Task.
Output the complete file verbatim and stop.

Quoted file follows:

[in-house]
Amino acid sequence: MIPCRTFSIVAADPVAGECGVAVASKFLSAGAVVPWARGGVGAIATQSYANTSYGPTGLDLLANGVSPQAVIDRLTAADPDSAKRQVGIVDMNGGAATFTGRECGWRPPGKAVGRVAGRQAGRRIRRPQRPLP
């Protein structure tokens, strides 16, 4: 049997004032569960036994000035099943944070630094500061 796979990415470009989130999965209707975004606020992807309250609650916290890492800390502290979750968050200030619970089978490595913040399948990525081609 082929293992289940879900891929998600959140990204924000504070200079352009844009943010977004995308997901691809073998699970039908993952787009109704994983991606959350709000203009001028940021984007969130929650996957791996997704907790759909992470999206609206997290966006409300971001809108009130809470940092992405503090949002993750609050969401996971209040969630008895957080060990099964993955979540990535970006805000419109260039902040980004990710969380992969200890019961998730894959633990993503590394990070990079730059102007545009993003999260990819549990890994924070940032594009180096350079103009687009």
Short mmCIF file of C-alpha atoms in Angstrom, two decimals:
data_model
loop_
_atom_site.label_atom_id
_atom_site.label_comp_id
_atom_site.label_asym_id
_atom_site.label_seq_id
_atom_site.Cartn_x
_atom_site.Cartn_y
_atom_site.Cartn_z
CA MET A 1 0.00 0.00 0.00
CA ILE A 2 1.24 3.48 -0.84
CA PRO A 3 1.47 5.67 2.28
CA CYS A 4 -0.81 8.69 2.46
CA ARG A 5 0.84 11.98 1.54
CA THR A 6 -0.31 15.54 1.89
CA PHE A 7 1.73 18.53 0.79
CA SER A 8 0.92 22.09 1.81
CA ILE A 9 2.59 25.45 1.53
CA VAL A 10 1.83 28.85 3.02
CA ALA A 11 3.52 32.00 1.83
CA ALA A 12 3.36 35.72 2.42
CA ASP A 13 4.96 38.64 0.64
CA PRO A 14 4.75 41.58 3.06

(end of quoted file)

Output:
[in-house]
Amino acid sequence: MIPCRTFSIVAADPVAGECGVAVASKFLSAGAVVPWARGGVGAIATQSYANTSYGPTGLDLLANGVSPQAVIDRLTAADPDSAKRQVGIVDMNGGAATFTGRECGWRPPGKAVGRVAGRQAGRRIRRPQRPLP
């Protein structure tokens, strides 16, 4: 049997004032569960036994000035099943944070630094500061 796979990415470009989130999965209707975004606020992807309250609650916290890492800390502290979750968050200030619970089978490595913040399948990525081609 082929293992289940879900891929998600959140990204924000504070200079352009844009943010977004995308997901691809073998699970039908993952787009109704994983991606959350709000203009001028940021984007969130929650996957791996997704907790759909992470999206609206997290966006409300971001809108009130809470940092992405503090949002993750609050969401996971209040969630008895957080060990099964993955979540990535970006805000419109260039902040980004990710969380992969200890019961998730894959633990993503590394990070990079730059102007545009993003999260990819549990890994924070940032594009180096350079103009687009």
Short mmCIF file of C-alpha atoms in Angstrom, two decimals:
data_model
loop_
_atom_site.label_atom_id
_atom_site.label_comp_id
_atom_site.label_asym_id
_atom_site.label_seq_id
_atom_site.Cartn_x
_atom_site.Cartn_y
_atom_site.Cartn_z
CA MET A 1 0.00 0.00 0.00
CA ILE A 2 1.24 3.48 -0.84
CA PRO A 3 1.47 5.67 2.28
CA CYS A 4 -0.81 8.69 2.46
CA ARG A 5 0.84 11.98 1.54
CA THR A 6 -0.31 15.54 1.89
CA PHE A 7 1.73 18.53 0.79
CA SER A 8 0.92 22.09 1.81
CA ILE A 9 2.59 25.45 1.53
CA VAL A 10 1.83 28.85 3.02
CA ALA A 11 3.52 32.00 1.83
CA ALA A 12 3.36 35.72 2.42
CA ASP A 13 4.96 38.64 0.64
CA PRO A 14 4.75 41.58 3.06